Approximately 40% of the respondents said they perform multiple-room surgeries themselves. Among those who don’t, the most commonly cited reason was that they didn’t feel comfortable doing so. Among those who do perform such surgeries, 40% said they do so weekly. Furthermore, half of those who said they engaged in the practice also stated that they didn’t routinely inform patients ahead of time.
Explore This IssueDecember 2016
More than 70% of respondents said that more procedures would be delayed if multiple-room surgeries weren’t allowed. Approximately 30% said that patient safety would be improved if such surgeries weren’t allowed, and 10% said they would be detrimental to patient safety. More than 60% of respondents said residency training would suffer if the practice was not allowed.
The survey also found that a surgeon who performs multiple-room surgeries is more likely to think patient safety would be worsened and that wait times would lengthen if the practice were disallowed.
Respondents could also make remarks on the practice of overlapping surgeries. “I can tell you, reading through the comments, there are many varied opinions and many of them are very passionate,” Dr. Cognetti said.
One respondent said that patient safety isn’t compromised, that residents are allowed more operating time, and that “expert surgical care is maintained by the responsible surgeon.” Another said, “No one can be two places at once. Accept it. The patient believes you are their physician and you are caring for that person—but you are not.”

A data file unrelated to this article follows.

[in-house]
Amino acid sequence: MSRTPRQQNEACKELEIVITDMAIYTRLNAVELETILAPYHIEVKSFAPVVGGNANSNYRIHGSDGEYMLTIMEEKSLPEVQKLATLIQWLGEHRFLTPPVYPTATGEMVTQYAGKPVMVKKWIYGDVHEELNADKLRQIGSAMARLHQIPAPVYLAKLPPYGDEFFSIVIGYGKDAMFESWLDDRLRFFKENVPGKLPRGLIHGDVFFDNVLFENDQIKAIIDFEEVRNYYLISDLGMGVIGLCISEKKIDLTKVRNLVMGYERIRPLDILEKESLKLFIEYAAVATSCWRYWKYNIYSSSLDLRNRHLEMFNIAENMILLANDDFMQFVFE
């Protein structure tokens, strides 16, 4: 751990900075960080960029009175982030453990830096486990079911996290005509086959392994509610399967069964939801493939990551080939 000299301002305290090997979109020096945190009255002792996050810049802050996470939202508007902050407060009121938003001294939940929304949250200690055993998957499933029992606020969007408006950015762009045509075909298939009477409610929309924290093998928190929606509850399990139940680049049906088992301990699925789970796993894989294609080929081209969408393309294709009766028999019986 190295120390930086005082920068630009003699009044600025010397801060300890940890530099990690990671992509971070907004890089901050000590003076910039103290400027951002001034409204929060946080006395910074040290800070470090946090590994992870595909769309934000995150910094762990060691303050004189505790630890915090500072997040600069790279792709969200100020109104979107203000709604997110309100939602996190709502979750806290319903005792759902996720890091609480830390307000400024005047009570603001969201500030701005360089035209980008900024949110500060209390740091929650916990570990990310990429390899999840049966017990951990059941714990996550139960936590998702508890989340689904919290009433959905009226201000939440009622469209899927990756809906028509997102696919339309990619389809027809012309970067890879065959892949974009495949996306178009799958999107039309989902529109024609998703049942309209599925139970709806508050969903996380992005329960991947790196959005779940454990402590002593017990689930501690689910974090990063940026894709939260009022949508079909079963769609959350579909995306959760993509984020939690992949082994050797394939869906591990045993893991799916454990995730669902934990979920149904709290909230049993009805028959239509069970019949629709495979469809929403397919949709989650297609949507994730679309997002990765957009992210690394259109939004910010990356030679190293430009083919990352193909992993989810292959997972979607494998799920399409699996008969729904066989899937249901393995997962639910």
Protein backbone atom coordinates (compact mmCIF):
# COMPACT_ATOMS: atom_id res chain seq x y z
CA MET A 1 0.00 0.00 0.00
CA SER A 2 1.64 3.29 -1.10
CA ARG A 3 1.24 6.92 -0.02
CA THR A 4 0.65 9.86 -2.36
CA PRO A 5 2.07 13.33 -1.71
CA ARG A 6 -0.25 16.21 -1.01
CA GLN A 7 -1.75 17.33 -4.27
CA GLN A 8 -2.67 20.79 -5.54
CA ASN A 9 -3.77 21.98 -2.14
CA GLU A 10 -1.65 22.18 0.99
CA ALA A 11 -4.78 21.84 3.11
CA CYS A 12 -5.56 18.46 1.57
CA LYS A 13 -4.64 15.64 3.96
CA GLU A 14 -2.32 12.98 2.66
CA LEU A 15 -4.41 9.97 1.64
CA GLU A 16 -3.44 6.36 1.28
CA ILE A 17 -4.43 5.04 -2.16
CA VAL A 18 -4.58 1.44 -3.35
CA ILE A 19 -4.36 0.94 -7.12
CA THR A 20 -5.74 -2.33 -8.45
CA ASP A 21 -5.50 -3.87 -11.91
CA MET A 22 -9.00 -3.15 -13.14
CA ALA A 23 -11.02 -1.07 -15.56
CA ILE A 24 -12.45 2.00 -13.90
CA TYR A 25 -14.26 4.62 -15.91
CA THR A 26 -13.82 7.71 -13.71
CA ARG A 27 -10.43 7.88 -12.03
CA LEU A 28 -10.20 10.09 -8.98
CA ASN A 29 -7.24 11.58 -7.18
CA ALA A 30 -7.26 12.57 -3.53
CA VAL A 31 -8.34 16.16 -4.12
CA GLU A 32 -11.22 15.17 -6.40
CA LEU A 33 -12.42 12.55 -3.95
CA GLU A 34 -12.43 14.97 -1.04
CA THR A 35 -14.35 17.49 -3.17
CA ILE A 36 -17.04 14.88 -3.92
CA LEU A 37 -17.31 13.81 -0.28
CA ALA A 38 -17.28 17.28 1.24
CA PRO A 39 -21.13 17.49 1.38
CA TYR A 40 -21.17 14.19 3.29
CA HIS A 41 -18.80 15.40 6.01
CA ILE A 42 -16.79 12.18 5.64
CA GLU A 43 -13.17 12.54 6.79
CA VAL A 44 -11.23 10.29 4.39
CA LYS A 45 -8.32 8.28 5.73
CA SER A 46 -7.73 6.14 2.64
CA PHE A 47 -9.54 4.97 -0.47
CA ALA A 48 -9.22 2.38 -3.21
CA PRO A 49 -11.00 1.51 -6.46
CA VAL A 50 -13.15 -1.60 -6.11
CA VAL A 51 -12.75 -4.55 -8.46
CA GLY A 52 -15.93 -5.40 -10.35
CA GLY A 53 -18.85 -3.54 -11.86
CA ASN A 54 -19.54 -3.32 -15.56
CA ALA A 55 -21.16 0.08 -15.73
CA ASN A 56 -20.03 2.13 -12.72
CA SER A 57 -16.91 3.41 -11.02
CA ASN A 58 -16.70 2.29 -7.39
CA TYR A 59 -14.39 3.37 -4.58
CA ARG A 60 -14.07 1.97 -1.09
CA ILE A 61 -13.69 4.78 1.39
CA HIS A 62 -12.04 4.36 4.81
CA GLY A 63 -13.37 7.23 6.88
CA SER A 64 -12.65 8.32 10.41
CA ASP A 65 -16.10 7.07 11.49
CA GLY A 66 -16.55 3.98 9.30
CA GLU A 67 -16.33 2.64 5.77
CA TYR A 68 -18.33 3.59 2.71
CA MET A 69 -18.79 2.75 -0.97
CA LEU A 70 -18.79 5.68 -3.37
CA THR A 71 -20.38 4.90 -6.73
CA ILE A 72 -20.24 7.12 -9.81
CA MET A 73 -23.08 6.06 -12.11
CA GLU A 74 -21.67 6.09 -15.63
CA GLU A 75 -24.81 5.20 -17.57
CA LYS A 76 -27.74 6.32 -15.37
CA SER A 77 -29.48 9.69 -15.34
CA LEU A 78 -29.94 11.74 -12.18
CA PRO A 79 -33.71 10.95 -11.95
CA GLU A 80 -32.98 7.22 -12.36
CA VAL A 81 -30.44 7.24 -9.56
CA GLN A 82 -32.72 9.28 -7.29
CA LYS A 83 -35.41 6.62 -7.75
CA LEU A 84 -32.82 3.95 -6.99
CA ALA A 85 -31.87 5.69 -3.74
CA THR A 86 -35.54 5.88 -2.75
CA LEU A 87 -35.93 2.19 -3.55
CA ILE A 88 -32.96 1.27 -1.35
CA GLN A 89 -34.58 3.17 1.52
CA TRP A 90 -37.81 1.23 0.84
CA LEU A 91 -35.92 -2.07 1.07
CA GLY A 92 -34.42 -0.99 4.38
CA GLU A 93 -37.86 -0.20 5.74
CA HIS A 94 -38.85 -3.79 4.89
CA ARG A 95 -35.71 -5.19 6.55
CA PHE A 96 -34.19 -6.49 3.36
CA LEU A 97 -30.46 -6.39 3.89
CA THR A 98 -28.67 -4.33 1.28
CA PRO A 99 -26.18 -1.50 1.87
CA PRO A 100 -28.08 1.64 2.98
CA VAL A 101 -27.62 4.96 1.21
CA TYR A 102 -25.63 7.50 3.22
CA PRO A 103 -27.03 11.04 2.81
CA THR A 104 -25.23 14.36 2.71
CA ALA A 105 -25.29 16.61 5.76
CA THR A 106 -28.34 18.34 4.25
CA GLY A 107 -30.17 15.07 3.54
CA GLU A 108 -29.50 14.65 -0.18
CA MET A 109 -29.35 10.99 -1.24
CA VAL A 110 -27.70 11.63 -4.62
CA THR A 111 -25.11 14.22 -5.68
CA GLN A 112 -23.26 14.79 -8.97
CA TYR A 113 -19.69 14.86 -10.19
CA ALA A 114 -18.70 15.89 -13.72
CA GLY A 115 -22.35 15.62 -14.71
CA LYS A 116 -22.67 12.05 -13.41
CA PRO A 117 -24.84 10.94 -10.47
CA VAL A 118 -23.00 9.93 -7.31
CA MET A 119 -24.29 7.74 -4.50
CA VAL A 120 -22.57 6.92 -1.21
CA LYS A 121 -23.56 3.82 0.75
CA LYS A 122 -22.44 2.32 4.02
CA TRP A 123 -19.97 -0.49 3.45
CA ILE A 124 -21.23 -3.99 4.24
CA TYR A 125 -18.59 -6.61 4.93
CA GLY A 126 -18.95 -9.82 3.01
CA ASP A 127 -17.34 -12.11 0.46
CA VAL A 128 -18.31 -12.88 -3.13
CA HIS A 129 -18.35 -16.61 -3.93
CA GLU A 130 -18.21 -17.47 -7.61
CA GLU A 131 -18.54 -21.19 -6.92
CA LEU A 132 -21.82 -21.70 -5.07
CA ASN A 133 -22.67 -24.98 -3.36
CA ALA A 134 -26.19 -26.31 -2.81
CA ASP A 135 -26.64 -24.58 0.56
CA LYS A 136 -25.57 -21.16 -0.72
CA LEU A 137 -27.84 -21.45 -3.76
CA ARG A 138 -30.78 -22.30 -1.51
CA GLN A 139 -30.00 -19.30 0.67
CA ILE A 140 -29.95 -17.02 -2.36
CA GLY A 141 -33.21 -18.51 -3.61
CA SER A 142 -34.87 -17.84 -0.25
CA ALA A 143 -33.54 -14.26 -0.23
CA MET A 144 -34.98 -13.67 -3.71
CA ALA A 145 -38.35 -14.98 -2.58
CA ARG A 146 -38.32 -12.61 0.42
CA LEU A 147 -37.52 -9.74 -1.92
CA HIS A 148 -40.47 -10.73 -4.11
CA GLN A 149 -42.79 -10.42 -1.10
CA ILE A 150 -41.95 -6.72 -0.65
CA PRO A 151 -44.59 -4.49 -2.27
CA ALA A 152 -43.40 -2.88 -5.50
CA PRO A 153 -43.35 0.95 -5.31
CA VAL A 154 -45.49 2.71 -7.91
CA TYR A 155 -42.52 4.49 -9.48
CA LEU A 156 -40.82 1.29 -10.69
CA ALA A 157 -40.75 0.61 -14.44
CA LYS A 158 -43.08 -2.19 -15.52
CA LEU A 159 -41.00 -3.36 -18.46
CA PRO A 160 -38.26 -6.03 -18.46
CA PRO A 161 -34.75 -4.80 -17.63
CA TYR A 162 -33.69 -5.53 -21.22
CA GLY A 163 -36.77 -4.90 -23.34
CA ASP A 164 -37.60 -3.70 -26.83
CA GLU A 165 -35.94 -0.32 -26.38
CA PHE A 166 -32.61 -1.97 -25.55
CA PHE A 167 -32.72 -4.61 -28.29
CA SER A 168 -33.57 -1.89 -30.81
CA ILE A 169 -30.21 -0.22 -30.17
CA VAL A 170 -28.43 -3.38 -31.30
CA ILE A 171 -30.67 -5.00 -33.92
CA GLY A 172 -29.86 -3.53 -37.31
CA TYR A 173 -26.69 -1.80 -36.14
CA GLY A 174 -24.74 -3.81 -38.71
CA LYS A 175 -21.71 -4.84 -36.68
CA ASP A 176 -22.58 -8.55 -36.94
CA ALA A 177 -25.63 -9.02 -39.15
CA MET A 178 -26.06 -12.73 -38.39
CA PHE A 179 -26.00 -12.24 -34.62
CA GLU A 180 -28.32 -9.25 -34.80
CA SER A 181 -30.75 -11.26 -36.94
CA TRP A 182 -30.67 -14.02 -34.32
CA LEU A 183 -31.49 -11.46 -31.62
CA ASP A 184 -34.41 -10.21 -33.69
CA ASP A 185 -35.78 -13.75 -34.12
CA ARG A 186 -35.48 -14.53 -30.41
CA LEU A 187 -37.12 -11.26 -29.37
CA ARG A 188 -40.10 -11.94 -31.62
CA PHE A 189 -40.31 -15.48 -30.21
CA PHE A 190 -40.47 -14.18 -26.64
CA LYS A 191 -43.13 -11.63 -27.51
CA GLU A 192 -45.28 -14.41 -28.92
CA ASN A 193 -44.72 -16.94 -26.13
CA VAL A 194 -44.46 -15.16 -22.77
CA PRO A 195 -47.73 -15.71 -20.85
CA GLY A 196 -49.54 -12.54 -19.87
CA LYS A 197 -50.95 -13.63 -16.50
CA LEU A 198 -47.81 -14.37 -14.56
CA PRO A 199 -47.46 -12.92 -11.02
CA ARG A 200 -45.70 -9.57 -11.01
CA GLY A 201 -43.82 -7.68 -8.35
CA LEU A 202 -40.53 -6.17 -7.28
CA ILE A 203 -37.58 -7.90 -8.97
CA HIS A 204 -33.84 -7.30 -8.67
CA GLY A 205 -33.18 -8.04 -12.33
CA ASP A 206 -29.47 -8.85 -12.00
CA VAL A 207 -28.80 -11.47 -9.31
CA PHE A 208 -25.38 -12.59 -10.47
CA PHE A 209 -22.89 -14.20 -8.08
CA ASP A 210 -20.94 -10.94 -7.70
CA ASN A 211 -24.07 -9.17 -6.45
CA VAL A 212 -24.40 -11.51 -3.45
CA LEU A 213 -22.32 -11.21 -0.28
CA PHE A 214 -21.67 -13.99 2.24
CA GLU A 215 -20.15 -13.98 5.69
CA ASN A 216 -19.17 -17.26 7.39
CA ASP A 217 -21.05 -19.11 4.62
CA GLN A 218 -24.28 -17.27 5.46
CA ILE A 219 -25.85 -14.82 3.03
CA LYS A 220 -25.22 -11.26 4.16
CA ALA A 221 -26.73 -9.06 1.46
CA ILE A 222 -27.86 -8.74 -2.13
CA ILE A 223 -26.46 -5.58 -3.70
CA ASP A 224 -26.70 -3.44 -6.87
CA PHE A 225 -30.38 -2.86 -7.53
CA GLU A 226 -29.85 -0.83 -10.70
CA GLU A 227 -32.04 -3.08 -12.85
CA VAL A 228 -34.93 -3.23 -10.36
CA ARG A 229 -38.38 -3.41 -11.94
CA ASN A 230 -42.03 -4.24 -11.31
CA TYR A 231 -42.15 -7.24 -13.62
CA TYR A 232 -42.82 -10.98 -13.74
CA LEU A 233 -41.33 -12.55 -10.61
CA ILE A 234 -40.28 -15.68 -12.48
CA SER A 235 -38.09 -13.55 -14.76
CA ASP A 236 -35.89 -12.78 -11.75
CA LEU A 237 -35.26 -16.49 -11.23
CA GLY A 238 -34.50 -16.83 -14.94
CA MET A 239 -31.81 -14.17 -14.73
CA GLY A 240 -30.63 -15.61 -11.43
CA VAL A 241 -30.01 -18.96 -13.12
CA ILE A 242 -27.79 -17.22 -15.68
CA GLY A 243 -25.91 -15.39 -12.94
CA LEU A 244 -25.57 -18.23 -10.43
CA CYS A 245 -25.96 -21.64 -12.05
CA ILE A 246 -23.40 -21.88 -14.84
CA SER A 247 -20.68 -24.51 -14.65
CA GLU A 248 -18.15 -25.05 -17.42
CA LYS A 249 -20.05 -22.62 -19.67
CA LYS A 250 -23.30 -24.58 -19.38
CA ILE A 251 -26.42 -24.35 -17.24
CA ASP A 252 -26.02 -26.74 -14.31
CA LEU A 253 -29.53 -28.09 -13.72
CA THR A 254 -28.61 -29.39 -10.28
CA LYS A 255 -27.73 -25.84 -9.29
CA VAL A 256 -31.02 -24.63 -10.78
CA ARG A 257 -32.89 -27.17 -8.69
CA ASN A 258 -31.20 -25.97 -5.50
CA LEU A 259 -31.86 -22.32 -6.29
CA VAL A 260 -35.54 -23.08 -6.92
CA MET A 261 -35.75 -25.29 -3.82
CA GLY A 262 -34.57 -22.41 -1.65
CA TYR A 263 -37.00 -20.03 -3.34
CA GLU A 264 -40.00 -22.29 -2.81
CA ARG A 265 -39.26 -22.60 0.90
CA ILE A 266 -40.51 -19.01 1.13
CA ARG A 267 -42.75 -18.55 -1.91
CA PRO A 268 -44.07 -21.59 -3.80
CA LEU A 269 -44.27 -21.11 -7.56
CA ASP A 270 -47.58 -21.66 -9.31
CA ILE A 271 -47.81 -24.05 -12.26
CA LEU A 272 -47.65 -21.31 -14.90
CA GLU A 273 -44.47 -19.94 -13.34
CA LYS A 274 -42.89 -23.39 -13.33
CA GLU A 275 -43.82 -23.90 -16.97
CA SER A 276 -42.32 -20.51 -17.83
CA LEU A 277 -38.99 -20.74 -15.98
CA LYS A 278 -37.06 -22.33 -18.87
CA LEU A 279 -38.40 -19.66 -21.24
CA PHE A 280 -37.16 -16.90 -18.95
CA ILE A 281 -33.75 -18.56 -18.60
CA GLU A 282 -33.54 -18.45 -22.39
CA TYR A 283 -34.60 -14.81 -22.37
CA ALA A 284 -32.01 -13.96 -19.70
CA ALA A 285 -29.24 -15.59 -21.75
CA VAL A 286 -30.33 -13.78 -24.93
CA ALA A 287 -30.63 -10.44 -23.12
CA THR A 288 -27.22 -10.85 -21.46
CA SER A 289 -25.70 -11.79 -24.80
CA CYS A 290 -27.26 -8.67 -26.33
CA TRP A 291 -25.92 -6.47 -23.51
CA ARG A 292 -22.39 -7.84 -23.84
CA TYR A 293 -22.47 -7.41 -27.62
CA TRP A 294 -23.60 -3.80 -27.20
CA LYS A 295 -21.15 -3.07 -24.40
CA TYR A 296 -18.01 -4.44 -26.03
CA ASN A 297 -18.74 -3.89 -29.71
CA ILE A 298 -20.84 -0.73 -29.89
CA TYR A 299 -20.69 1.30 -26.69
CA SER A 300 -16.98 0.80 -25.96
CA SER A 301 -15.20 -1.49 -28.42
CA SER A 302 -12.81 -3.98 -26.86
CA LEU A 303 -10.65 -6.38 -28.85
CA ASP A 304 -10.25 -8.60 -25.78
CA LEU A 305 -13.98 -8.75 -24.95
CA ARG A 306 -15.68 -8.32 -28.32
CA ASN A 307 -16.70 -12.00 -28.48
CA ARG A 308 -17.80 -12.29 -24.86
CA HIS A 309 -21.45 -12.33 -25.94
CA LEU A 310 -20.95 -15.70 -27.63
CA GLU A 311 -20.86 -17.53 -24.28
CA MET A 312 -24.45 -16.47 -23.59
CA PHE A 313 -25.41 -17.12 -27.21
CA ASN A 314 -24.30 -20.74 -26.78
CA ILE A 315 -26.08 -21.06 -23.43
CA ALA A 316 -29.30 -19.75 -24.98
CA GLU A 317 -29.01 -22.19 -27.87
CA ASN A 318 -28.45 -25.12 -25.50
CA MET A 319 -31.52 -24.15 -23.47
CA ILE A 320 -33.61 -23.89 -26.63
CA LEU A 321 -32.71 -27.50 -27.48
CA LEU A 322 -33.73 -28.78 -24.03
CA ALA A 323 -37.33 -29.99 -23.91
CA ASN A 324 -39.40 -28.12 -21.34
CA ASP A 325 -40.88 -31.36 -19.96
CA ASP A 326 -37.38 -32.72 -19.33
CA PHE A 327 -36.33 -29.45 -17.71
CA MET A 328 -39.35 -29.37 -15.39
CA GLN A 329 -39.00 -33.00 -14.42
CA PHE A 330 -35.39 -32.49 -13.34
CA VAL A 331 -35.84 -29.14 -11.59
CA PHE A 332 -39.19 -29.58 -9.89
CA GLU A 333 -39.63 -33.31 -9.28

Effectiveness in Overlapping Surgeries
In a study conducted at the University of Alabama at Birmingham (UAB) and Oregon Health and Science University, researchers looking at microvascular free tissue transfer procedures for reconstruction of head and neck defects found no statistical difference in several areas between non-overlapping and overlapping procedures. Overlapping procedures were defined as those in which they both had a first start or the second operation began before the first was finished, with the attending surgeon not performing the critical components concurrently.
In the study, which involved 1,315 surgeries, there was no difference in complication rate, in length of stay, or in free-flap survival rate. There was a significant difference in the amount of anesthesia time, with patients involved in overlapping procedures receiving an average of 21 more minutes of anesthesia.
“We found that overlapping operations can be performed [as] effectively and with equivalent quality as those that were non overlapping,” said Larissa Sweeney, MD, a resident at UAB who presented the findings. “We advocate the continued practice of surgeons conducting overlapping operations.”
Overlapping surgeries stand at the crossroads of ethics and informed consent, patient safety, surgical education, effectiveness of care, efficiency of care, and timeliness of care.— Brian Nussenbaum, MD
Alexander Langerman, MD, a head and neck surgeon and clinical medical ethicist at Vanderbilt University in Nashville who is researching the practice, said that while medicine has always involved delegation, the difference here is that the patient is unable to actively participate in his or her own care during surgery.